2. QUESTIONING ~ Encouraging the reader to generate and answer questions before and during reading aids comprehension (Block & Parris, 2008; Block & Pressley, 2007; Dymock & Nicholson, 1999; NICHD, 2000). There are three types of questions the student can ask: right there, think and search, and beyond the text (Dymock & Nicholson, 1999; Raphael, 1982). A right there question about the text is factual, such as, What are the facts here? An example of a think and search question is, What does the writer want me to figure out based on the facts? A sample beyond the text question is, What is not being said here that I should check by doing some background research? Prior to reading, good readers also ask themselves questions that activate background knowledge. Good readers consider the text structure as well.  If the text is sequential, ask what will happen next?  If it is descriptive, what are the subtopics?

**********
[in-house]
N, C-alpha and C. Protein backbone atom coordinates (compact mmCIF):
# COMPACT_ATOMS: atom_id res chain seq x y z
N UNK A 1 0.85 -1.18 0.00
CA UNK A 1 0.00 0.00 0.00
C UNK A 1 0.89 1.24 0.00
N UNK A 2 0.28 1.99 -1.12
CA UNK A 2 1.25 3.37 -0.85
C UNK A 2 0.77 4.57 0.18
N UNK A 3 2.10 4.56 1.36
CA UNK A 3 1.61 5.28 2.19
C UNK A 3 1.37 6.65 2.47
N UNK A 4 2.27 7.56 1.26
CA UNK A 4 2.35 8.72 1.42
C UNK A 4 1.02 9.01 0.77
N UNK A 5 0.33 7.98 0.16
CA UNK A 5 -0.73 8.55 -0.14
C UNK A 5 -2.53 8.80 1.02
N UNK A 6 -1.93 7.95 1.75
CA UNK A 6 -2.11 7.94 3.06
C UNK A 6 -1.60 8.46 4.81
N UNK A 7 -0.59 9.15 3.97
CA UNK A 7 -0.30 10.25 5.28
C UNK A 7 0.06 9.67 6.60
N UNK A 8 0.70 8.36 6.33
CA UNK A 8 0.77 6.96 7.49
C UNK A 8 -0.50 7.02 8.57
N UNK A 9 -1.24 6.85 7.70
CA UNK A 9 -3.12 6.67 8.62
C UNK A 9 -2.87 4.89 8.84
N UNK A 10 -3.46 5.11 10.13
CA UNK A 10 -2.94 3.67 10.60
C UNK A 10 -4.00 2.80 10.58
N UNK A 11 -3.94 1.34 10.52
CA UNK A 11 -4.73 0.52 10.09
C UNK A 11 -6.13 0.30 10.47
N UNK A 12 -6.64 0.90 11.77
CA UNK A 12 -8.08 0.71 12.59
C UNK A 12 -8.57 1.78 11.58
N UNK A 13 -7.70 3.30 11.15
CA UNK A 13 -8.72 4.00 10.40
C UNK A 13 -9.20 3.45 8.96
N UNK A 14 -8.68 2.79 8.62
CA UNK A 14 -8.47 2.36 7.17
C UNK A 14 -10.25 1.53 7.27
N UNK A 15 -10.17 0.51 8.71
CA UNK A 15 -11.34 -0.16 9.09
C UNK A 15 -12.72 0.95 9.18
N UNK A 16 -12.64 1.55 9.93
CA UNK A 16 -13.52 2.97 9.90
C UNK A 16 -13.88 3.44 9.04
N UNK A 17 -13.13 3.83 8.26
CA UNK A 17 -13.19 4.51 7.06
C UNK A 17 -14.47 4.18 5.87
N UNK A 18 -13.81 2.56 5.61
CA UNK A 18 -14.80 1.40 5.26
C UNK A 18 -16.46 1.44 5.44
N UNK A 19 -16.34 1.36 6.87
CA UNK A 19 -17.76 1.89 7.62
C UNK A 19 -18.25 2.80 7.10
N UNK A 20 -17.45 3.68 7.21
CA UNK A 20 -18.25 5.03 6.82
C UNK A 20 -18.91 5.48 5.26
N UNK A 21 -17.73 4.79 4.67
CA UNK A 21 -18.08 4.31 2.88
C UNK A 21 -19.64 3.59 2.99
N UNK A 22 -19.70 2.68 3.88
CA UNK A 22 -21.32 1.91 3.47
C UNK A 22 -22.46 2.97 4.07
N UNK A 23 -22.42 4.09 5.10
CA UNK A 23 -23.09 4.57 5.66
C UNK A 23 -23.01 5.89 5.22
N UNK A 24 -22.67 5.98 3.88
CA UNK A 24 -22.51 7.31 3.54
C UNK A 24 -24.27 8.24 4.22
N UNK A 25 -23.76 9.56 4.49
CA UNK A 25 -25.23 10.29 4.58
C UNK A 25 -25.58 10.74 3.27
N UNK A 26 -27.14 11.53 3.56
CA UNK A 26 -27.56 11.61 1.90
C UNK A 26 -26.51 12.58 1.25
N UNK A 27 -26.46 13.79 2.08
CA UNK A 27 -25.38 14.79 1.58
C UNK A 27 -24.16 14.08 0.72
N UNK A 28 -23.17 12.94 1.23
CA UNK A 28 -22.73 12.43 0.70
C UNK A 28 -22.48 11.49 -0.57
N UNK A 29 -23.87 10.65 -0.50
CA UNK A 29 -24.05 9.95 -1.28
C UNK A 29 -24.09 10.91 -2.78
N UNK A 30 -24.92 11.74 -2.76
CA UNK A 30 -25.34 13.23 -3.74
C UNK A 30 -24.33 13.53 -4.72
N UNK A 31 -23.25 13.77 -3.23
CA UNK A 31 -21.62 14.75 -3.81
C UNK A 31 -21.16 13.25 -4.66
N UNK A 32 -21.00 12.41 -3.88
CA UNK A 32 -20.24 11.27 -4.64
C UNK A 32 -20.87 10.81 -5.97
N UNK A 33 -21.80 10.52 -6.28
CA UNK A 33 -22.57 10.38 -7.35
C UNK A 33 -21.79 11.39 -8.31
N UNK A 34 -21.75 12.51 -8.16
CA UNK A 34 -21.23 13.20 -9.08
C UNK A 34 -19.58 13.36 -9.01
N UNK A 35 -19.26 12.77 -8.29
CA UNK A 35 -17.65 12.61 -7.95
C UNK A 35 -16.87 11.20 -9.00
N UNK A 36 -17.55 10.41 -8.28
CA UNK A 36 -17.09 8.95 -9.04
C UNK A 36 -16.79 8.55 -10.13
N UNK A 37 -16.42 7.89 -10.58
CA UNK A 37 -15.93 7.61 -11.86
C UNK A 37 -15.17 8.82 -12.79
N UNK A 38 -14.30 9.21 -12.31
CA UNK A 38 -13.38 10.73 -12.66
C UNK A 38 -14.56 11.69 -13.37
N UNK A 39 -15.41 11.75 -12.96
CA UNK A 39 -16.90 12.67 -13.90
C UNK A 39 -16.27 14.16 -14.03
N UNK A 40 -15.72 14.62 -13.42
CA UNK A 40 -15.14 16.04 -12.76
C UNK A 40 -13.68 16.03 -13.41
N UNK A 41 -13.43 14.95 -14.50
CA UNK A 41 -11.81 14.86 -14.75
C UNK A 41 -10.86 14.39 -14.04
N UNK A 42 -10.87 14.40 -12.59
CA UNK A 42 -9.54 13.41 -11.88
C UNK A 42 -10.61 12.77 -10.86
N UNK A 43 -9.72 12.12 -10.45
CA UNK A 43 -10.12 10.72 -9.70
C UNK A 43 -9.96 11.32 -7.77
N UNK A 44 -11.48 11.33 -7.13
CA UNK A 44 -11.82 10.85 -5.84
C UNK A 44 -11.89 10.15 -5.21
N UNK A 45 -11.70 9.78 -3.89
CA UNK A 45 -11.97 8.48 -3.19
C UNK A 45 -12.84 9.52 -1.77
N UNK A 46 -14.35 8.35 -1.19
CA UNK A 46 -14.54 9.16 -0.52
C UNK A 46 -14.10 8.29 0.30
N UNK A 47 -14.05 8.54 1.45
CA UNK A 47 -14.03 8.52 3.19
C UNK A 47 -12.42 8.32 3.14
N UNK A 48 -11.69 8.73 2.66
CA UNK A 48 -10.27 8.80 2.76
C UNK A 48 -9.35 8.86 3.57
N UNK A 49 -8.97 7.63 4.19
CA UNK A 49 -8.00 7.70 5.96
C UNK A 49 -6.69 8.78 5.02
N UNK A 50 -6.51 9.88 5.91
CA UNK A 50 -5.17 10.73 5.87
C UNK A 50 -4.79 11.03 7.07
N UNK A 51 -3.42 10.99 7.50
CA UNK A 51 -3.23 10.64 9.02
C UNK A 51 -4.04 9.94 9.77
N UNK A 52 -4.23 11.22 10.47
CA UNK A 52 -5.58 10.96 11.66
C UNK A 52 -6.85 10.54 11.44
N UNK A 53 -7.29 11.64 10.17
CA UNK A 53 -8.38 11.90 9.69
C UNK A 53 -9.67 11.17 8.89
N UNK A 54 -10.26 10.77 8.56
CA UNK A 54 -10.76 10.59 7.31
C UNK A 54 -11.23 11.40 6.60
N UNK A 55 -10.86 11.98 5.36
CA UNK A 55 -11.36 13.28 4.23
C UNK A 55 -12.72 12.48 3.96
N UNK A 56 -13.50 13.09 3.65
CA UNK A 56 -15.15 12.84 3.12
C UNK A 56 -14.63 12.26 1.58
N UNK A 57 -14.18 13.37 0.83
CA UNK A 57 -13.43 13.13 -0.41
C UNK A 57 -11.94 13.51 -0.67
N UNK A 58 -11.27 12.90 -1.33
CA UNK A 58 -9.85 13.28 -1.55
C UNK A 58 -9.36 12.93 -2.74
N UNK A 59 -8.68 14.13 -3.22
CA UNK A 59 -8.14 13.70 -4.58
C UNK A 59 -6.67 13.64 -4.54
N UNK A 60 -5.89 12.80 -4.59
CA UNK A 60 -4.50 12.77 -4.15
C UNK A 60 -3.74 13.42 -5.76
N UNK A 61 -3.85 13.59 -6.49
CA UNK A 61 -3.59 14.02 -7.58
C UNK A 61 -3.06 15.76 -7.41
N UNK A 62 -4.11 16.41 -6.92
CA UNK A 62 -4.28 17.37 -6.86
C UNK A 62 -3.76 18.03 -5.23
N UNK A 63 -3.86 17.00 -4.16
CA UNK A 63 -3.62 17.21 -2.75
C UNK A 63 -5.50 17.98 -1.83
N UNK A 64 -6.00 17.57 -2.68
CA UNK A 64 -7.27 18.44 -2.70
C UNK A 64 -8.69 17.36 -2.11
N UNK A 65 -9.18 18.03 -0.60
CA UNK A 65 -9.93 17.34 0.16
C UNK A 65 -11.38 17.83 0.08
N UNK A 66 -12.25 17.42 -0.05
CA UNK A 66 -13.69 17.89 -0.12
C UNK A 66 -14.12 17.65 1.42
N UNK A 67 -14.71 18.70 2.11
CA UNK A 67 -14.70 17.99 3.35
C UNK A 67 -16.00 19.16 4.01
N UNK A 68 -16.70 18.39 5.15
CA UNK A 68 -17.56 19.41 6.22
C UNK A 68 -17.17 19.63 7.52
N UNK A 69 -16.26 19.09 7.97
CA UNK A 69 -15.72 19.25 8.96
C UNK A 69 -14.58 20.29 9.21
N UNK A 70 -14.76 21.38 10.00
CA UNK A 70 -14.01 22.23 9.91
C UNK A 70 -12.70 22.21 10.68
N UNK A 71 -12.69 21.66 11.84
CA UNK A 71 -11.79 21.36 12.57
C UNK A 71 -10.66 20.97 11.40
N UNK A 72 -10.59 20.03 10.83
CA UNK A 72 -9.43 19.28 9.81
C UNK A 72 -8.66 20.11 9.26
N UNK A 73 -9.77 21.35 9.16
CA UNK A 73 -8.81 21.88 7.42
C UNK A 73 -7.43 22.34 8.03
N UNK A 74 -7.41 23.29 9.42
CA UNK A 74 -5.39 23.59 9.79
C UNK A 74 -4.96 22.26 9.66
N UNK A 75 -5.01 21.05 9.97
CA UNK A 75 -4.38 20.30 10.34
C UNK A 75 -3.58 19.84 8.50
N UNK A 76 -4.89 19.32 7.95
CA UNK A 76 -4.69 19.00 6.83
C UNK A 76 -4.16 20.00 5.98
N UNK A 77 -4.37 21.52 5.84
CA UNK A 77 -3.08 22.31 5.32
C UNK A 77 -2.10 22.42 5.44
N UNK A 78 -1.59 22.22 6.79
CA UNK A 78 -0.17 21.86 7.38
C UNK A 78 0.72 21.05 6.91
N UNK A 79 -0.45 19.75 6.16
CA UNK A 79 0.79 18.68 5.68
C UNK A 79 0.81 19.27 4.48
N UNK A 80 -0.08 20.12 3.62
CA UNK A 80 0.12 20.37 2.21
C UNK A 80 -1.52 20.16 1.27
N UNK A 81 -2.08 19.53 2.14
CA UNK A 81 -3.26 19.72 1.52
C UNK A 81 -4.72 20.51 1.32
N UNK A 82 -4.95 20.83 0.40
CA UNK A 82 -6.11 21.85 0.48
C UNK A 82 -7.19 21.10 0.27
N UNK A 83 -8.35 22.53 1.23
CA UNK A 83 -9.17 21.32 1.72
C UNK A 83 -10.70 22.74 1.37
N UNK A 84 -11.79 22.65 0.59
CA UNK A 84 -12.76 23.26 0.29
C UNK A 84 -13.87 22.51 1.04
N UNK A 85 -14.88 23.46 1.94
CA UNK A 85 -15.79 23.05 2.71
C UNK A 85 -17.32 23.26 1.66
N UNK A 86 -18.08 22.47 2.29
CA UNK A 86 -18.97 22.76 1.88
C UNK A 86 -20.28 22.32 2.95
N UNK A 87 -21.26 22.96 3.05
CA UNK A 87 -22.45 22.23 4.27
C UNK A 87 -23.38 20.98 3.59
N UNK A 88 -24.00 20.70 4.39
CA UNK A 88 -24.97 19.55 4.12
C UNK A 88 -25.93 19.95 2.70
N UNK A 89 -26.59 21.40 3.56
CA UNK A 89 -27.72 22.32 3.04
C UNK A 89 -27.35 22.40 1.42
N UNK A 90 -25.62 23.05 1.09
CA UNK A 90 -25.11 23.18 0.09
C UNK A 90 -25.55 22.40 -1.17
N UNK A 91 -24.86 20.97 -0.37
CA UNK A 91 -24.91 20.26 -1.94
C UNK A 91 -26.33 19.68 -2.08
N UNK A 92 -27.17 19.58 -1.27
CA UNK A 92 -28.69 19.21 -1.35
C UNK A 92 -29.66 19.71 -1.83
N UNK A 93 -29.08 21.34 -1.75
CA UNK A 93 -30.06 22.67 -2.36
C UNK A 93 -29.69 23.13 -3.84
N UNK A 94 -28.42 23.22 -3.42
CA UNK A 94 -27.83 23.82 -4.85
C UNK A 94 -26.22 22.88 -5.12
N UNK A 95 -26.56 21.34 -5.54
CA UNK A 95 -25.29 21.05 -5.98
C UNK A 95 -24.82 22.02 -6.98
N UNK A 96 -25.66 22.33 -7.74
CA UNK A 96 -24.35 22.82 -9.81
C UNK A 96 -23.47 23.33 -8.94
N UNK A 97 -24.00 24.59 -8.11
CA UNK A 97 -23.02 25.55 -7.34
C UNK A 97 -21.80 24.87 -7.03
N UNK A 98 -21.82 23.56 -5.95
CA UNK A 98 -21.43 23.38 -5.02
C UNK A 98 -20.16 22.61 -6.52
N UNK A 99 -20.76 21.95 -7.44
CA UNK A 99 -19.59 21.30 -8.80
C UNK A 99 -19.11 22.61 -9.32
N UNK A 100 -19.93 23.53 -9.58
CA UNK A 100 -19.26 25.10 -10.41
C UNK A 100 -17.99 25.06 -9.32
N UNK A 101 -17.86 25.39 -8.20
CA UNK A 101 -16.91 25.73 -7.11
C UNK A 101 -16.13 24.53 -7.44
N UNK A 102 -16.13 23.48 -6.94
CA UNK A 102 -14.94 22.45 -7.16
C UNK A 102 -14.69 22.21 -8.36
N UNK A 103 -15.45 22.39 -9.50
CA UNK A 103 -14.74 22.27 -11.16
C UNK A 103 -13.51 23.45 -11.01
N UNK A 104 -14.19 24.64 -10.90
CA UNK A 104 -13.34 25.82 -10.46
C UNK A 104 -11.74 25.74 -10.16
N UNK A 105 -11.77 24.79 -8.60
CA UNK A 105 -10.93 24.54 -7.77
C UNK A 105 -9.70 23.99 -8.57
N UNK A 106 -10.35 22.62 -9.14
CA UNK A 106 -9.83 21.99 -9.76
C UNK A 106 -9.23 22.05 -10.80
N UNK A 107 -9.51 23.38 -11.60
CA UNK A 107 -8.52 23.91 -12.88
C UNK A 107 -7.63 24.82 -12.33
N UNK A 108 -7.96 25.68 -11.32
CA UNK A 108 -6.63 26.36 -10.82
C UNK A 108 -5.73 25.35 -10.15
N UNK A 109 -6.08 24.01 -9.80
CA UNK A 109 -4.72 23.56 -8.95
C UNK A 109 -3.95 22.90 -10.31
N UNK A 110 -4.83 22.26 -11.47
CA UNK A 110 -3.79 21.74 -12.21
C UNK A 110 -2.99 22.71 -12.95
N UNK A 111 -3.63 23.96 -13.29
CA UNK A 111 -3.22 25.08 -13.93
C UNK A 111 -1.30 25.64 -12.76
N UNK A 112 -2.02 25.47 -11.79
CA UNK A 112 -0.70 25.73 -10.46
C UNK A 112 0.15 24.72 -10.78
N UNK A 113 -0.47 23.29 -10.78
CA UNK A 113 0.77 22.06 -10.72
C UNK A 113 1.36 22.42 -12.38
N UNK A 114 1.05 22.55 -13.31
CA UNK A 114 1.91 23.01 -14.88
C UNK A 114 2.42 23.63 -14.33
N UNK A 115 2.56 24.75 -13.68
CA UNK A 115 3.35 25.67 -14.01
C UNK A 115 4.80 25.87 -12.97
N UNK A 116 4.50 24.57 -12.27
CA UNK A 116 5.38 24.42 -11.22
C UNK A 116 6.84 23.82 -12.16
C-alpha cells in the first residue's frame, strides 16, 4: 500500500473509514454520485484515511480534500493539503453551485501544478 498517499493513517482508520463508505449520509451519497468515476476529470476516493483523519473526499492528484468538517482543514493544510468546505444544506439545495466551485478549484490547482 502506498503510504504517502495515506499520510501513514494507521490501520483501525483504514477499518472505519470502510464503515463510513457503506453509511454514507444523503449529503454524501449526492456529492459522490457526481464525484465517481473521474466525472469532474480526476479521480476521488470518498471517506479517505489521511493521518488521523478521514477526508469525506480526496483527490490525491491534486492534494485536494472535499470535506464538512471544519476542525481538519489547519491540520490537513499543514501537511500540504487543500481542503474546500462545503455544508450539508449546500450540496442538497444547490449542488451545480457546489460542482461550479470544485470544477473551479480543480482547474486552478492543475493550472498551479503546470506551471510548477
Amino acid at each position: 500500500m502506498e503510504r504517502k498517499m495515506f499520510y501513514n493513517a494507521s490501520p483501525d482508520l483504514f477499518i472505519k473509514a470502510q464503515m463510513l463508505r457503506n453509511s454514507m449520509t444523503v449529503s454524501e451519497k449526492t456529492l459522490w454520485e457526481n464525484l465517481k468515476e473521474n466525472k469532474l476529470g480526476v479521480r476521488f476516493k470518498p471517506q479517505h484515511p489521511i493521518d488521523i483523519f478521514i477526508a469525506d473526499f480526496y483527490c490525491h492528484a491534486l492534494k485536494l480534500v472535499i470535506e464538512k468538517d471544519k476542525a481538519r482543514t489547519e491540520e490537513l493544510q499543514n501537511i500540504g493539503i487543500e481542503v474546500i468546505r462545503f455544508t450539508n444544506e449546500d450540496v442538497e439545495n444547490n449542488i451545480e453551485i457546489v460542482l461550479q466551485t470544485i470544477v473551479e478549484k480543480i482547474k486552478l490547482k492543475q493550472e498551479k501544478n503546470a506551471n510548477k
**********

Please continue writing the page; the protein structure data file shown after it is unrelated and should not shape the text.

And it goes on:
3.ANALYZING TEXT STRUCTURE ~ Meyer and Rice (1984) explained text structure as “how the ideas in a text are interrelated to convey a message to a reader” (p. 319). It involves the reader looking mentally for the text structure—looking at keywords, subheadings, and other text features that can reveal the structure the writer is using. Signal or cue words used by nonfiction writers send a signal to the reader as to the text structure the writer has followed. Inside the text, subheadings, labels, captions, tables, graphs, charts, maps, timelines, and figures assist readers in navigating expository text. Outside the text, indexes, tables of contents, and glossaries help identify the structure of expository text (Duke & Bennett-Armistead, 2003). Exposition has many types of structures, and some are complex. The use of design sketches to capture the structure helps hugely in terms of comprehension (Calfee & Patrick, 1995; Dymock, 2009; Dymock & Nicholson, 2007). Capturing the design of the text in the mind as soon as possible is part of text structure awareness. Teachers need to teach each type of expository text structure (e.g., cause–effect, description, problem–solution), so students can internalize all of the structures. Almost all of the expository texts that students read can be separated into two groups: texts that describe and texts that are affected by time (Calfee & Patrick, 1995). Elementary students encounter three descriptive and three sequential structures.